This Halloween had a different vibe to it. In the weeks leading up to the event, I anticipated waves and waves of trick-or-treaters swarming for hours and hours through the streets in search of free candy and sartorial trickery.
The knowledge that the observance was to fall on a Saturday was instrumental in the assumptions that I and probably every seller of candy and/ or costumes held this year. How could it NOT be huge?
Well, the spooky economy might have had something to do with it. I know it did around our house, since my economy got involuntarily collapsed. But I think other people may have held back a little, too.
Saturday evening, as the sun began to set, a couple of little grandkids escaped their custodians and bolted to our door. They hollered the requisite "TRICKERTREET" and got the desired result.
My youngest and her little buddy from down the street awaited a call from some friends who were going to go "somewhere" to trickrtreet, with "somebody" and would be back "sometime". Not the kind or amount of information to make an informed decision about your high school freshman's night out. They decided to opt out after the concerned parents (us) conferred with one another about the situation.
Instead, I made the short, two-block loop with my girl, her friend, her parents and three year-old sister. The two older girls didn't even participate in the "gimme"; they just escorted the little cutie to her destinations. That got old after the spookhouse with live (chainless) chainsaws with their metallic whines and blue smoke filling the street. The little one was a bit put off by the hubbub and everyone agreed it was time to head back home. No protests from anyone, so back we trudged, relieved to be done before eight.
The night was beautiful though, clear and cool with a giant full moon, and I sat on my neighbor's tailgate with him and passed out his candy while my girl and her sidekick distributed our offerings. As us old guys (he's older than me, thankyouverymuch) analyzed the situation, the tides of beggars ebbed and flowed on our street.
There was the usual parade of little kids imported from other neighborhoods wearing store-bought transformer costumes, witches, fairies, ninja turtles and myriad other standard off the rack costumes. There were also some original assorted zombies and convicts and axe murderers. Nothing unusual, except for the odd collection of adults, completely un-costumed carrying pillow cases and tromping up unapologetically for a handout of free candy. I have seen one of them before, a (probably former) Walmart employee, along with a scruffy 20-something kid with a scraggly beard, and an old man, a real, live old man, looking to be in his late 60's at least sporting a fairly long, gray beard. He was a wizened little character and looked fairly hard-pressed to keep up with his companions (or captors). Maybe they were stepping up their efforts because there was a high number of houses with their porch lights off.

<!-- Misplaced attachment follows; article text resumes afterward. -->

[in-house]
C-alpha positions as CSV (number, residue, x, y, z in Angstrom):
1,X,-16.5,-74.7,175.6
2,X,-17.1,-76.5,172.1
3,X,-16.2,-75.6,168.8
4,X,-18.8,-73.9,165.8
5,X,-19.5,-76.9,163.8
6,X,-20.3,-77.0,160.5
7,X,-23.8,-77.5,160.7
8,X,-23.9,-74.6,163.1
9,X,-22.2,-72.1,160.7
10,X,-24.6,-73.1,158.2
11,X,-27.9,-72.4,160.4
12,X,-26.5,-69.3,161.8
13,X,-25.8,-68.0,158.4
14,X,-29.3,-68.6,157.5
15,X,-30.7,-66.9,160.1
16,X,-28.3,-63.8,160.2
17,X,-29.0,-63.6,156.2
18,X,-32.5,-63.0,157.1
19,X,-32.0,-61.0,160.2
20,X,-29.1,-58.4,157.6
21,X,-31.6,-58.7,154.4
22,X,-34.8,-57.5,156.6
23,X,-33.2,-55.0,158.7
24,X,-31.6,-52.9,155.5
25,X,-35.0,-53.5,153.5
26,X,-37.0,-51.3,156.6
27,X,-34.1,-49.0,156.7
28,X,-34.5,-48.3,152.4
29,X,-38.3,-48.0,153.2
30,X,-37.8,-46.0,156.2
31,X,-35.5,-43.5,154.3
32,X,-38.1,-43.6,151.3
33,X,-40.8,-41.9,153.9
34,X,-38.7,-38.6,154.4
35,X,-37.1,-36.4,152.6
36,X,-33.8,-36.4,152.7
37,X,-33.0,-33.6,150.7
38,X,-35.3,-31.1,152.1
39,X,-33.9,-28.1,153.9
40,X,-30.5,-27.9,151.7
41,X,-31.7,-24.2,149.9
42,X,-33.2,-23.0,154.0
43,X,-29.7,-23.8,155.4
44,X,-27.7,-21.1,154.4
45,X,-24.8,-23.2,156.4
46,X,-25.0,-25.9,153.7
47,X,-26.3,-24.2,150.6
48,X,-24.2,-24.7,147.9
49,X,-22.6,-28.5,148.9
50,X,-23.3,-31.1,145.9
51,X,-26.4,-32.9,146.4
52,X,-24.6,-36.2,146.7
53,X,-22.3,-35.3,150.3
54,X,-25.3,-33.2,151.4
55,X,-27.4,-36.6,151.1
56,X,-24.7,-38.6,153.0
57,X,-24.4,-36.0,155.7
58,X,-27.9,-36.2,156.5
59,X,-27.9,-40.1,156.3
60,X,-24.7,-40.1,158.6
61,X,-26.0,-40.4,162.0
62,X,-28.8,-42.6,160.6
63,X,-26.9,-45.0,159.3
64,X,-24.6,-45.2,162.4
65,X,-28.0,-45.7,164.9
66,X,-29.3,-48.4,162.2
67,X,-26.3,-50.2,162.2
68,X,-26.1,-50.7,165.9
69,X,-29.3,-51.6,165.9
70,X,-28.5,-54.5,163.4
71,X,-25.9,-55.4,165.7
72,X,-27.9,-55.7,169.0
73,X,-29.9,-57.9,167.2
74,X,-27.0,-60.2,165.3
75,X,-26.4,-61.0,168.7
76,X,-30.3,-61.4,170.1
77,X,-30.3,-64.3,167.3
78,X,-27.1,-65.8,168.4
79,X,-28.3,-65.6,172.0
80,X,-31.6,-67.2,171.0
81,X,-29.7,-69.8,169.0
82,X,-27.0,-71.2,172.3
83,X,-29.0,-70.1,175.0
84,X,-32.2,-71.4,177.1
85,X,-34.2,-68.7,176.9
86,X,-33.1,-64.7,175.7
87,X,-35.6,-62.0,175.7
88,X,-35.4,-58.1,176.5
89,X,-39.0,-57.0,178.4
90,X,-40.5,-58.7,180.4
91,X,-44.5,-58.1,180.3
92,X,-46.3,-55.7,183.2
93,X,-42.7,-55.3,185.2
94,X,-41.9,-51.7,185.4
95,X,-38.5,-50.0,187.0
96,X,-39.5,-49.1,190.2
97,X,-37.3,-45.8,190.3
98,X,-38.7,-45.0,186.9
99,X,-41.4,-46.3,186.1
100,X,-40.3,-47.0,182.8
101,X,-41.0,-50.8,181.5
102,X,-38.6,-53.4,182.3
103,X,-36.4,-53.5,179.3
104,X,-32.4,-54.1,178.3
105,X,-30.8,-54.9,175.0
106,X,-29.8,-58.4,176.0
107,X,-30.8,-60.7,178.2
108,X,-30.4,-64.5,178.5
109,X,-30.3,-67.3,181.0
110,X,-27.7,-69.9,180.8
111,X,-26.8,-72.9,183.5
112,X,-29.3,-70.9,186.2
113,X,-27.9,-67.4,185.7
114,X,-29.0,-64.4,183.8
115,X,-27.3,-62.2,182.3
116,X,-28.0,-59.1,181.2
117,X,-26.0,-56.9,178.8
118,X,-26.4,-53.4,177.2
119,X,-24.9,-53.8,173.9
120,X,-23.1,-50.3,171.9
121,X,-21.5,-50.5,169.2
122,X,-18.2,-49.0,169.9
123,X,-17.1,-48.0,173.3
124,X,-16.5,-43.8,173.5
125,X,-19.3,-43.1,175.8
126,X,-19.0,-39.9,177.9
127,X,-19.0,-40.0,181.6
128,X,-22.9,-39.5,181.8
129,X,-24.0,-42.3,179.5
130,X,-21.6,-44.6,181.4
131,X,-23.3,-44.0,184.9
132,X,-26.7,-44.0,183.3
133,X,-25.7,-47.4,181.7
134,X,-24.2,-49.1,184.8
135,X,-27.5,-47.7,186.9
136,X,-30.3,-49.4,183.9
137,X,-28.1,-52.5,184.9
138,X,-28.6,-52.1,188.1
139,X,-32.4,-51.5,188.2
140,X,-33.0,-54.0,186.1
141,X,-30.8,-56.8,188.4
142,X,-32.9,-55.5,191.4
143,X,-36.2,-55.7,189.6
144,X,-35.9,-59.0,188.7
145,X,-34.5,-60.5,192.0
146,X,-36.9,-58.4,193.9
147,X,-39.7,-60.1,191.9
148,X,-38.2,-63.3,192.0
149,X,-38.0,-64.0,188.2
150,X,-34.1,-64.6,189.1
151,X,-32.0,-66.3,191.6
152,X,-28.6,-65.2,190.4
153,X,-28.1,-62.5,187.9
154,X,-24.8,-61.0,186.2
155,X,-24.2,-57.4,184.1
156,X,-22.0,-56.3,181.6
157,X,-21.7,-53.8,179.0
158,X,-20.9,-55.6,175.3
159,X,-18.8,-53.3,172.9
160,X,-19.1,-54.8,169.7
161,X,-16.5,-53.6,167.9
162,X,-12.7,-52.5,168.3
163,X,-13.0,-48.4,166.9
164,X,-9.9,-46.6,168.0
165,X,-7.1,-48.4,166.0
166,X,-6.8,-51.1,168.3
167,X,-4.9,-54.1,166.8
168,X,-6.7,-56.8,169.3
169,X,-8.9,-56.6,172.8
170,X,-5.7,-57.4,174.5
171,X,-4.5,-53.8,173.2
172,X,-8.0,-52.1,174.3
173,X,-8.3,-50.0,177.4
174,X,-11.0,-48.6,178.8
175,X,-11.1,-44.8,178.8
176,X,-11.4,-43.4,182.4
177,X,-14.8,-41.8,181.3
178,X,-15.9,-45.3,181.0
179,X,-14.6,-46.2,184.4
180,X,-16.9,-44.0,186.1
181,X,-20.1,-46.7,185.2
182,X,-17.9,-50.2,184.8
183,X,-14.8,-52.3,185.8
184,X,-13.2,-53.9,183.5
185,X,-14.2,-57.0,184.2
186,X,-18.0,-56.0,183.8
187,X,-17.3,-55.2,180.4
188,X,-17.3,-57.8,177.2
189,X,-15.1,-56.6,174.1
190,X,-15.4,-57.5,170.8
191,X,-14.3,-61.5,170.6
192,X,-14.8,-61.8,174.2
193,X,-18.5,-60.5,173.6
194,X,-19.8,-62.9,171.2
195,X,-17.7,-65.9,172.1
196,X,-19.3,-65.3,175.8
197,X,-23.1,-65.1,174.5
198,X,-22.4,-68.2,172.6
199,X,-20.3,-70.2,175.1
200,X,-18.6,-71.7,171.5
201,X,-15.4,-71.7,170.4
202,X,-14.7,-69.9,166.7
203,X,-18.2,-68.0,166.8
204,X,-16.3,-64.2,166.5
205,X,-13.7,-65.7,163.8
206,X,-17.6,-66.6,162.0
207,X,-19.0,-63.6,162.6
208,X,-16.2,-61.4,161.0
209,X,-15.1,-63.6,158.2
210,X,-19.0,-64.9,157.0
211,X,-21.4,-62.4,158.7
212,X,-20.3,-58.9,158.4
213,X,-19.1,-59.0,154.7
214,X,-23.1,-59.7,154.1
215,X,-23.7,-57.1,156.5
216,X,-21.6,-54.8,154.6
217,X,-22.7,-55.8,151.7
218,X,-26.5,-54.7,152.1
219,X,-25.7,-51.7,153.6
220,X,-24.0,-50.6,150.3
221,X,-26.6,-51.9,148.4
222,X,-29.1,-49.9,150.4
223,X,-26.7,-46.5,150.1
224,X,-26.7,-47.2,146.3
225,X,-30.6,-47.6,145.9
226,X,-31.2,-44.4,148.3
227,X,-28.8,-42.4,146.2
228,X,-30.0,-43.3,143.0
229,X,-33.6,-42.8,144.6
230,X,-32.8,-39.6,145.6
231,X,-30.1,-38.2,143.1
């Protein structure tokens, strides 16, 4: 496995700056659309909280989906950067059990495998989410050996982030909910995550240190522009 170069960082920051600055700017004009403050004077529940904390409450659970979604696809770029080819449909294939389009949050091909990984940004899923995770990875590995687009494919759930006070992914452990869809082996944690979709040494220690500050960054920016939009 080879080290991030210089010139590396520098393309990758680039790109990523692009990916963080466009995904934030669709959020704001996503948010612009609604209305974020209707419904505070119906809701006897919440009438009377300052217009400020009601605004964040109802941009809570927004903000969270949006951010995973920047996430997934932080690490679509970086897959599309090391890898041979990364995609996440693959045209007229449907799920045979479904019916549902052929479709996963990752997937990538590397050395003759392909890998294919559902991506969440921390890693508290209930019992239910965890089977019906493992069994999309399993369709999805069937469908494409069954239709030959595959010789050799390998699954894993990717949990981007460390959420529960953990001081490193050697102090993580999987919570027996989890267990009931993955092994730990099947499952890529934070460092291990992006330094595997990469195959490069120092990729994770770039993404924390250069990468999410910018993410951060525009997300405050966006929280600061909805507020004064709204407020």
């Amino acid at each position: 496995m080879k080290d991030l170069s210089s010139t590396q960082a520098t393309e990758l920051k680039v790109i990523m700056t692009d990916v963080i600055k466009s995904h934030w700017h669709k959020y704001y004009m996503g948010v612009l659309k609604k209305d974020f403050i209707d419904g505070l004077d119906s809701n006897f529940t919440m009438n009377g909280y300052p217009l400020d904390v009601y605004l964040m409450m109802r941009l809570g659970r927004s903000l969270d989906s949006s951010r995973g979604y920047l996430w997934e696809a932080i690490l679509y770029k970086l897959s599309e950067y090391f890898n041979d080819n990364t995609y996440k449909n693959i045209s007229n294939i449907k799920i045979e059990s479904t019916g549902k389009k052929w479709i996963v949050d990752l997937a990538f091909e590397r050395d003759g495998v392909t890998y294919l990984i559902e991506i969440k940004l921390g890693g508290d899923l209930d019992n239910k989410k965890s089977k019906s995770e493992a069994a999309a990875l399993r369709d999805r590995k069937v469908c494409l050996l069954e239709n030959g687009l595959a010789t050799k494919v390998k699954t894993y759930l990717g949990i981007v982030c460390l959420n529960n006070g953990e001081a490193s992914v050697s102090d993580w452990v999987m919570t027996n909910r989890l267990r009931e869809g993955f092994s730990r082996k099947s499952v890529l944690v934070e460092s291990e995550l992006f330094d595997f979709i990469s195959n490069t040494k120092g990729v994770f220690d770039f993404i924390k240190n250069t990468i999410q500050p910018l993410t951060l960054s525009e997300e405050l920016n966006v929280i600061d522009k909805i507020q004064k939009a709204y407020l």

Most of the activity lasted only until about nine, at which time the Suburbans and Tahoes started collecting their cargo and blasting out of our subdivision at top speed. There still being a scattered few die-hard candy-addled children wandering the streets and I was compelled by my geezerness to step out into the street and yell at the speeding SUVs with scowling dads at the helm. I guess the sight of a large man glowering at them from the middle of the quiet suburban street, impeding their hasty exit ruined their evening. I can only hope the thought of killing a small goblin would have done more psychic damage than my visage, but who knows.
Between the episodes of two tons of roaring metal and "guests", my neighbor reminisced about a particular Halloween night many years ago and a trick he and some other ne'r-do-wells that he hung out with had perpetuated. Being country boys out in the country, he and his cohorts decided to dismantle an old guy's wagon and reassemble it up on said old guy's barn roof. With much effort, they accomplished the task, and upon their descent to terra firma, were surprised by the farmer sitting on his porch rocking chair, 12 gauge across his knees. He casually intoned, "OK boys, you've had your fun, now put it back, and don't break it." They obliged, and I suppose that all of the surviving members of that outing were relating it as well on this past Saturday night.
The strangest epilogue to this year's gimmefest came on Sunday morning as we were eating breakfast getting ready for church. The doorbell rang, and after exchanging puzzled glances with the family, I went to answer the call. When I opened the door, a small Spiderman stood with his hood off and upstretched to me as he said "trick or treat". The mask hung heavy with candy as his older sister, herself perhaps ten, stood nearby nonchalantly. I put the candy in his makeshift swag bag, and then handed some to the girl. She casually dropped it in his hood/bag and chirped, "Thankyou..." as they retreated to the next house. I am sure every door held the same looks of shock and stunnitude that I had exhibited.
This year beats all I ever seen on Halloween.